Lehigh Valley

Guilty plea in Allentown FBI probe

VIDEO Francis Dougherty enters guilty...

ALLENTOWN, Pa. - Former Allentown managing director Francis Dougherty is now the seventh person to admit guilt in an ongoing pay-to-play investigation.

Once again, the feds are pointing the finger at Mayor Ed Pawlowski.

Fran Dougherty had an office right next to the mayor, and it was fitting because he was outranked only by the mayor when he worked for the city.

Dougherty was Allentown’s managing director from June 2006 to September 2008 and from January 2012 until May 2016. 

His service to Allentown ended when he abruptly resigned last year, as questions lingered about his potential involvement in the federal corruption probe that came to light in 2015.

"Fran Dougherty dedicated his career to serving the public rather than enriching himself," said Lisa Mathewson, Dougherty's attorney.

According to court paperwork, Dougherty pleaded guilty to one count  to commit mail/wire fraud. The indictment came down on March 13 and was unsealed Wednesday. As part of his plea deal, Dougherty agreed to testify as a witness before any grand jury, hearing or trial when the government asks him to.

He faces a maximum sentence of five years in prison, three years of supervised release , a $250,000 fine and $100 special assessment. Full restitution may also be ordered, according to the paperwork. 

The feds accuse Dougherty of corrupting Allentown's contracting process to steer a street light job to a company preferred by Public Official Number 3. That official fits only the description of Allentown Mayor Ed Pawlowski.

Charging papers say both Dougherty and the public official knew the award process was rigged.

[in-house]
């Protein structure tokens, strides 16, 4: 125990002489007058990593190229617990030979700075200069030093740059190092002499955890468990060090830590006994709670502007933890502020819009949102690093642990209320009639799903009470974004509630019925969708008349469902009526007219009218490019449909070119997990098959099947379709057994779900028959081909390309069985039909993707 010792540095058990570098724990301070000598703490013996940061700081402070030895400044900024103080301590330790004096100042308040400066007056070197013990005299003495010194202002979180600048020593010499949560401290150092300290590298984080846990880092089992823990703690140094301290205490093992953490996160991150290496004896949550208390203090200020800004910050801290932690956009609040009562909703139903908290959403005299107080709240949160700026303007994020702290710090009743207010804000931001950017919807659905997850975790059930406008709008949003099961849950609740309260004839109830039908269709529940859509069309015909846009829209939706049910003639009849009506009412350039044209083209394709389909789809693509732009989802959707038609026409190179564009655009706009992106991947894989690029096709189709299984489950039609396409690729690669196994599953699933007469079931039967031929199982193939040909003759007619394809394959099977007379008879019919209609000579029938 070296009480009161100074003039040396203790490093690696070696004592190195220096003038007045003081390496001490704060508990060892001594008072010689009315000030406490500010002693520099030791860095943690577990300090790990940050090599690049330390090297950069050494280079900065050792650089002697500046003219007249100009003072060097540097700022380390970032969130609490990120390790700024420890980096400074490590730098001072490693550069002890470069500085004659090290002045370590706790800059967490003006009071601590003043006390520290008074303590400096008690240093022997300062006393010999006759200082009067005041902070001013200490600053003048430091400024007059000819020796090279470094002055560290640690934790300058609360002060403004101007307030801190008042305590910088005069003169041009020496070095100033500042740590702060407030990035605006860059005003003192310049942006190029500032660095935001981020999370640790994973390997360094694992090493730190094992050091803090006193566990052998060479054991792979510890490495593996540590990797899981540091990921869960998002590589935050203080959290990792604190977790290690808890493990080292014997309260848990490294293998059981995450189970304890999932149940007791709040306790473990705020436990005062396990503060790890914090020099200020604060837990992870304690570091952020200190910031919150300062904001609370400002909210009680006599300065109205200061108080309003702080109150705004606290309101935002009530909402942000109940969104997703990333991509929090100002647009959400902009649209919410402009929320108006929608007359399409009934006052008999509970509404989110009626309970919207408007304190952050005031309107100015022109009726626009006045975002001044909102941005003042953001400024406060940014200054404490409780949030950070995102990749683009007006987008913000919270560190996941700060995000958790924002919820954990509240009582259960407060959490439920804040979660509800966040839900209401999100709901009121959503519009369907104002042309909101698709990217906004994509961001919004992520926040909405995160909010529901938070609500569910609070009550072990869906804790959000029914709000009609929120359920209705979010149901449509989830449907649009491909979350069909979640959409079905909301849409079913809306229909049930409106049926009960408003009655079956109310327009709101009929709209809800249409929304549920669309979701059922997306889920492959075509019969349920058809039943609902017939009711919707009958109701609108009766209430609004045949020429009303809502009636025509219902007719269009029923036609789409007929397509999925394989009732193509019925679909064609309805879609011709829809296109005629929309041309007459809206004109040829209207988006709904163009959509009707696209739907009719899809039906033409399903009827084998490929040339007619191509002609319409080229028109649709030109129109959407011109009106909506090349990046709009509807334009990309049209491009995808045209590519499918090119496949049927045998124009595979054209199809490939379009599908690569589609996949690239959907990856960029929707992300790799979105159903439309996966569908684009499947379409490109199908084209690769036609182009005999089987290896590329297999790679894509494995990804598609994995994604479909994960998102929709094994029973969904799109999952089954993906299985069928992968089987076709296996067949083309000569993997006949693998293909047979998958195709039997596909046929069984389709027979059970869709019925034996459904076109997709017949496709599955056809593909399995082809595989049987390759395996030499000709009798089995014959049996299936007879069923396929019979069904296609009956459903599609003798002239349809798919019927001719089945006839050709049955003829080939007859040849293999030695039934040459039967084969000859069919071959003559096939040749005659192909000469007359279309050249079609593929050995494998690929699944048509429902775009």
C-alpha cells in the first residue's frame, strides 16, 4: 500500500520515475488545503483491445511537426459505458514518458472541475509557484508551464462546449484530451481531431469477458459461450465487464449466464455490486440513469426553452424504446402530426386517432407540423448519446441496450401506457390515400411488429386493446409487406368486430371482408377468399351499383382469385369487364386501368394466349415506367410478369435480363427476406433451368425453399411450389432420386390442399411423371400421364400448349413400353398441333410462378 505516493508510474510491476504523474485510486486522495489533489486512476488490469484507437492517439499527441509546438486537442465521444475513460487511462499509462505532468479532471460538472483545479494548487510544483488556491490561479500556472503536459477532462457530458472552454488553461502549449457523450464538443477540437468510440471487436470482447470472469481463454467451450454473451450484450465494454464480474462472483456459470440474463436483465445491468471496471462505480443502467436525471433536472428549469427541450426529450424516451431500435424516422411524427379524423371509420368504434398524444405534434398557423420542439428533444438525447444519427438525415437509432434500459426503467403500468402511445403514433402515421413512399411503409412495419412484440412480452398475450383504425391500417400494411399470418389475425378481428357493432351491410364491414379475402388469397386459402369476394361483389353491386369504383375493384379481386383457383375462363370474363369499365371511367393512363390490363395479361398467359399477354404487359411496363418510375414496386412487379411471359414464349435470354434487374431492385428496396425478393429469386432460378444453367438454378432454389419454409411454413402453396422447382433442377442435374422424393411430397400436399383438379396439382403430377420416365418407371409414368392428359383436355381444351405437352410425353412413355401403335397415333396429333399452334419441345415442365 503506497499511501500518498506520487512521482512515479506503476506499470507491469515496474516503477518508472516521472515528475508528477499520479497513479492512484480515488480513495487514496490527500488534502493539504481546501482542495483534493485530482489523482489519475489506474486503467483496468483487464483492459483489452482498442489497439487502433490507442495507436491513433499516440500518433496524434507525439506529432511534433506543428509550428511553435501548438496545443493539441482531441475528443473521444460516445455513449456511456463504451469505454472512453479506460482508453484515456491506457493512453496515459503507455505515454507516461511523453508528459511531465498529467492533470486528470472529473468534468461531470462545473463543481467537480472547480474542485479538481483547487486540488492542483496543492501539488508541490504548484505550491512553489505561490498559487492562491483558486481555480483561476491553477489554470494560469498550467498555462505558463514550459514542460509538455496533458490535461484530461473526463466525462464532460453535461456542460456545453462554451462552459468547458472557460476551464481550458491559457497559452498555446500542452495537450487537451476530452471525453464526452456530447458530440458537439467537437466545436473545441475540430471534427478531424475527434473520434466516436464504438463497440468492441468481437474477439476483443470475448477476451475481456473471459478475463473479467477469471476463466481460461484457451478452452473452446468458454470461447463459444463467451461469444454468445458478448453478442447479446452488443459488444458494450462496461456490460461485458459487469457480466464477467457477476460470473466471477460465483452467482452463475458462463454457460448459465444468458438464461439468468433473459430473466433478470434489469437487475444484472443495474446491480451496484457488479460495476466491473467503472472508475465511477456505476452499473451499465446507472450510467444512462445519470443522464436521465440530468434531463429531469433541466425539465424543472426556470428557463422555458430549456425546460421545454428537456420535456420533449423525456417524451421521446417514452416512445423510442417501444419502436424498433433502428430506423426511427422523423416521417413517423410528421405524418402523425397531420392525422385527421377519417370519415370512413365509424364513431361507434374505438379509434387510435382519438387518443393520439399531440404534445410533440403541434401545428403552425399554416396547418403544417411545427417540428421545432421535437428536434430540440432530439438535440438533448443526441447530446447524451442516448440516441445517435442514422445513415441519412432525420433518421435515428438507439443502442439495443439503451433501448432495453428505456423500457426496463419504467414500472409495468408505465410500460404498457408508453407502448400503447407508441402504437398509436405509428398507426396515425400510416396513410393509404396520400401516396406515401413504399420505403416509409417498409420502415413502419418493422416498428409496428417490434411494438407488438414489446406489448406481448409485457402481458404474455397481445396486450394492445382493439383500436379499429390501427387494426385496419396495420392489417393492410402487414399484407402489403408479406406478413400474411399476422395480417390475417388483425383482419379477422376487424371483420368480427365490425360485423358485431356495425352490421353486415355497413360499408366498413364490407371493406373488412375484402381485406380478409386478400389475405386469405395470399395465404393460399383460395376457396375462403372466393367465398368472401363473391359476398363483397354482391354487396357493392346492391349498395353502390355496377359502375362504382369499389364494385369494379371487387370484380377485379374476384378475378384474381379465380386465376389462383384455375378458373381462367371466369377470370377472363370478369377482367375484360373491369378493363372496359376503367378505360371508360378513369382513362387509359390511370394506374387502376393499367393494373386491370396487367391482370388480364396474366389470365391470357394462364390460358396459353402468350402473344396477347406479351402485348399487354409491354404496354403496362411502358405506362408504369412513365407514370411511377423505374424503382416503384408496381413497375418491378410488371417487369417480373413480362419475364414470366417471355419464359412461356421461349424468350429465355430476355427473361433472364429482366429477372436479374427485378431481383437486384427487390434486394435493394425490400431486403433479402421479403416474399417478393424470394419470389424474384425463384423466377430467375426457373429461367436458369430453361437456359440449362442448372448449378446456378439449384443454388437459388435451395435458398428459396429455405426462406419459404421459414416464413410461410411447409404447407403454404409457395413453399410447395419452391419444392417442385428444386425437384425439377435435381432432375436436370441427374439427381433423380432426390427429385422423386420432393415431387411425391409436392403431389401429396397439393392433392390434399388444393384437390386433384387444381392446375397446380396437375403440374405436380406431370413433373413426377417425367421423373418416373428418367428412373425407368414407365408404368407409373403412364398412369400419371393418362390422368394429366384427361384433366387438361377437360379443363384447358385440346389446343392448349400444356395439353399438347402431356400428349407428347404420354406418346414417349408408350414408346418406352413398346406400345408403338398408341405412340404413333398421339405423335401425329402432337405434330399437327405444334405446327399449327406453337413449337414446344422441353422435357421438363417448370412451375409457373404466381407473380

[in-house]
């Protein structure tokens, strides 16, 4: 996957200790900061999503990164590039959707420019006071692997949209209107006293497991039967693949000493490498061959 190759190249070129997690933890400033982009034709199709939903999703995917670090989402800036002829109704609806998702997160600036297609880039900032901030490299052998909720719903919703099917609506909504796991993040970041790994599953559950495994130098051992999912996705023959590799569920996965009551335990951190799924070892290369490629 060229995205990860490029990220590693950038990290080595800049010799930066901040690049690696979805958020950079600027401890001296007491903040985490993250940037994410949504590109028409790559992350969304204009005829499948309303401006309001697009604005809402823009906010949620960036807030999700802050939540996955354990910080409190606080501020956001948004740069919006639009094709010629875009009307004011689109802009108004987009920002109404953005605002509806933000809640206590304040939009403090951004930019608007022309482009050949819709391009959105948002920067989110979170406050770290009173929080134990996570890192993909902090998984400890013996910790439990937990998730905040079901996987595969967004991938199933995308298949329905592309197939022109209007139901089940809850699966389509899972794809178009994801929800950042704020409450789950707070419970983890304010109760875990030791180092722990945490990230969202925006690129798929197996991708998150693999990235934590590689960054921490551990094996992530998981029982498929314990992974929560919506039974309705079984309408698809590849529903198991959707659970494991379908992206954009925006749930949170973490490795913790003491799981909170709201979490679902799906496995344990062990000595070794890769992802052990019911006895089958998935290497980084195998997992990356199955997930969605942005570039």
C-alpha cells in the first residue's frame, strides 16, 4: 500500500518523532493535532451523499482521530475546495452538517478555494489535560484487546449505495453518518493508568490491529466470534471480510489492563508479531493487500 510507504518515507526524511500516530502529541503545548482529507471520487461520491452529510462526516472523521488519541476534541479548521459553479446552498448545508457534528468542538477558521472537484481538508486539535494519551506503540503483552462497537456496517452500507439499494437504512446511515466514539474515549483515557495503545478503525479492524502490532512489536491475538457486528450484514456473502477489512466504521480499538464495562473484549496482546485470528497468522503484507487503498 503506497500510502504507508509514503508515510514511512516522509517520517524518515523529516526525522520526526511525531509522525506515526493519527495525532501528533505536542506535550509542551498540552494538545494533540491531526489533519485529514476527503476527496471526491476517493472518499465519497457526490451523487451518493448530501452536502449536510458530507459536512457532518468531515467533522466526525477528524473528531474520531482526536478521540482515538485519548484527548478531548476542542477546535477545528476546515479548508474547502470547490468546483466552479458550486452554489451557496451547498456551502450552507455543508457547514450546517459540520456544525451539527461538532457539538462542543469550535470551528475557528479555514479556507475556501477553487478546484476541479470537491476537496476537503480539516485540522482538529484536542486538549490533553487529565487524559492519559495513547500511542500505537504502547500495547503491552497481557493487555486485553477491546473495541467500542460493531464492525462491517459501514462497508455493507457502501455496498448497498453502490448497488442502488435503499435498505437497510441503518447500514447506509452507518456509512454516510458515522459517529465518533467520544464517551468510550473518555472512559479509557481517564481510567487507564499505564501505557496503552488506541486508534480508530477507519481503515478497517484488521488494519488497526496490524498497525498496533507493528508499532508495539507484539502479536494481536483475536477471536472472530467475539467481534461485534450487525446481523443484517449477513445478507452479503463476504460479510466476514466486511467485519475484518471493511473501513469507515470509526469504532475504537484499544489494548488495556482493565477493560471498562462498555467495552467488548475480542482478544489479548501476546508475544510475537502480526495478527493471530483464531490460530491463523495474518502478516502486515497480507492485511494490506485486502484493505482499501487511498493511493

The feds say Dougherty even threatened to fire someone in an attempt to help make sure the preferred company got the gig. The government  says that company's employees funded the public official's bid for state and federal office.

Mayor Pawlowski ran for governor and U.S. Senate, but eventually pulled out of the races.

Now he's in the midst of another race, seeking re-election as mayor.

"I understand there's concerns. I understand the concerns of citizens, but I'm going to tell you something, folks, if I believed for one second I did anything improper or inappropriate to this city I would not be running for mayor," Pawlowski said.

The FBI first started their corruption probe with a search of Allentown City Hall in July 2015.

Ramzi Haddad, Dale Wiles, Garrett Strathearn, Mary Ellen Koval, Michael Fleck and Matthew McTish are scheduled to be sentenced in May and June have also pleaded guilty to corruption charges.

Pawlowski has not been charged.

Meanwhile, State Representative Mike Schlossberg issued on a statement regarding Pawloski. It read in part, "Over a year ago, I called on Mayor Pawlowski to put the interests of the people of Allentown ahead of his own, and resign. Today, I am reiterating that call: For the good of the people of Allentown, Ed Pawlowski should resign as mayor,” Schlossberg said.


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